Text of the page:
Gulf widens as Jersey's finance cuckoo crowds nest
Jersey's latest business tendency survey has shown strongly positive performance for the finance sector while other sectors were negative. At The Telegraph notes:
"The survey supports the growing criticism in Jersey that the island has become too dependent on its all-powerful financial services that stifle the growth of other sectors by inflating costs such as rent and food"
This crowding out process is a recognised phenomenon. Kent University's Dr Mark Hampton, a Jerseyman, and TJN's John Christensen, also a Jerseyman, have studied the process in Jersey and conclude that other small island hosts of offshore financial services are also vulnerable to crowding out and state capture:
"Financial capital, represented by highly concentrated financial services corporations, has managed to effectively capture the state in many small islands for its own advantage." (p.1014)
This poses major problems for the rest of the world. As financial services migrates offshore to exploit tax loopholes and 'light touch' regulation, major banks and other financial institutions exert their enormous political influence on small island local politicians, many of whom have little or no knowledge of international finance, to push for increasingly lax regulation. As Nick Shaxson argues in Treasure Islands, small islands have become the crucibles for creating high risk financial instruments in a deregulated environment. And its the rest of the world that takes the hit.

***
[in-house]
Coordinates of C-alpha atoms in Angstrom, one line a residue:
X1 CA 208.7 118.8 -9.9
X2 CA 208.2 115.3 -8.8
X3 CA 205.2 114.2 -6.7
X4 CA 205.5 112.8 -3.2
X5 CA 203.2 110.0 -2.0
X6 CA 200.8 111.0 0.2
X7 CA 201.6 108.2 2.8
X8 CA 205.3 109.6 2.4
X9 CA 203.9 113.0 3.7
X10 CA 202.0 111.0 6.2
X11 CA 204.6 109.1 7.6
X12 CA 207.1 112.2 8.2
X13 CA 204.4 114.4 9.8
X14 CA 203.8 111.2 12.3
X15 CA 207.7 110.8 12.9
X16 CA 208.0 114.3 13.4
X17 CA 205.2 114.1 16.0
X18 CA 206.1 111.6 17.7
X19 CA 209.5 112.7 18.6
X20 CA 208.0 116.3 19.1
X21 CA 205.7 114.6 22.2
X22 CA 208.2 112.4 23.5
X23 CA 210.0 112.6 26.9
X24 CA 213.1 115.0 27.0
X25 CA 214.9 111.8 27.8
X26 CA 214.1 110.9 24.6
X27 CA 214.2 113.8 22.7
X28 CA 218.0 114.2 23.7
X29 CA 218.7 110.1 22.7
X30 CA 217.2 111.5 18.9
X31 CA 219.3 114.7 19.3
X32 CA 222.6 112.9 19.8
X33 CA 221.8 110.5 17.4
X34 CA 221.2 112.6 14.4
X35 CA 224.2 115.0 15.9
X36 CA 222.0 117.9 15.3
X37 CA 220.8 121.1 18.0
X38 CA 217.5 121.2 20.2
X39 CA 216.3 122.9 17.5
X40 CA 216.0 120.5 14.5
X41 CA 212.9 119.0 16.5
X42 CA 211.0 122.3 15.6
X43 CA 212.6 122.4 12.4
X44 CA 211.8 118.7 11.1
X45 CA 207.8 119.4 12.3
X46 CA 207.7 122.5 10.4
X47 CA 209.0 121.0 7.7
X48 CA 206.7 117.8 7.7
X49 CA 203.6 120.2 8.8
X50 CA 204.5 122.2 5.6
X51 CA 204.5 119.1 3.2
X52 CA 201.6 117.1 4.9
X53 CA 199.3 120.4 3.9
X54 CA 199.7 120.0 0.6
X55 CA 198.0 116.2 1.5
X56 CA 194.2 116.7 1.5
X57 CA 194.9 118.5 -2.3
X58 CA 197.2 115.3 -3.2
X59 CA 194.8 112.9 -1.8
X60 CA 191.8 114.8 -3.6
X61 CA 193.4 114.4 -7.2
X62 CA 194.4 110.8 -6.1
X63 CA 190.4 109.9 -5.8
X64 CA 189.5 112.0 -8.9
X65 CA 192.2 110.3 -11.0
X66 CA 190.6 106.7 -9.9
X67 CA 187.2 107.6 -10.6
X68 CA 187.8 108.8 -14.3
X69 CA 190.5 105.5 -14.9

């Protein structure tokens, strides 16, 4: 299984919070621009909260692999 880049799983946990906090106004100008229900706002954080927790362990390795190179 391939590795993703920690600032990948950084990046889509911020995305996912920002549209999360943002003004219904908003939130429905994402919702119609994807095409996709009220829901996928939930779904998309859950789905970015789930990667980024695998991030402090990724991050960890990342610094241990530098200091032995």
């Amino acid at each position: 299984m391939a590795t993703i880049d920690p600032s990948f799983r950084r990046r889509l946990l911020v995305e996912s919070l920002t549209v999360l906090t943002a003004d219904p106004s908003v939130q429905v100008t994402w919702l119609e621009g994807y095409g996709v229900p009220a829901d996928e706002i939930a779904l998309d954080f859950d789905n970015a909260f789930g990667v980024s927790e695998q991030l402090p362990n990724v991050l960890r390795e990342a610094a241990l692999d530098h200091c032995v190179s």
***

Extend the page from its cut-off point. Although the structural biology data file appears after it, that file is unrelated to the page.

But we digress from The Telegraph's description of Jersey's predicament. While local politicians talk up the prospects for industrial diversification we find such talk mere wishful thinking:
"Jersey", according to Senator Philip Ozouf, "is well advanced in its plans to a develop as a centre of excellence in information technology".
Reality check: Jersey has never been a pole of research into information technology, has no research capacity in this area, no workers skilled to take on such work, and little likelihood of being able to compete with long established poles in Europe or North America. Worse, the island's extraordinarily high cost of living makes it very hard to attract the necessary investment or skilled labour.
As Hampton and Christensen have argued in another paper, opportunities for diversification are limited both by crowding out and by the phenomenon of 'path dependency', the latter arising from past actions and policy choices which restrict the range of viable development alternatives.
Without a plan B, Jersey's prospects remain weak. But the reality is that any plan B will require significant adjustments in the island's cost base, not least the crippling cost of local housing. Just ponder this fact: the price of an average three bedroom house in Jersey at end March 2011 was an eye-watering half million pounds.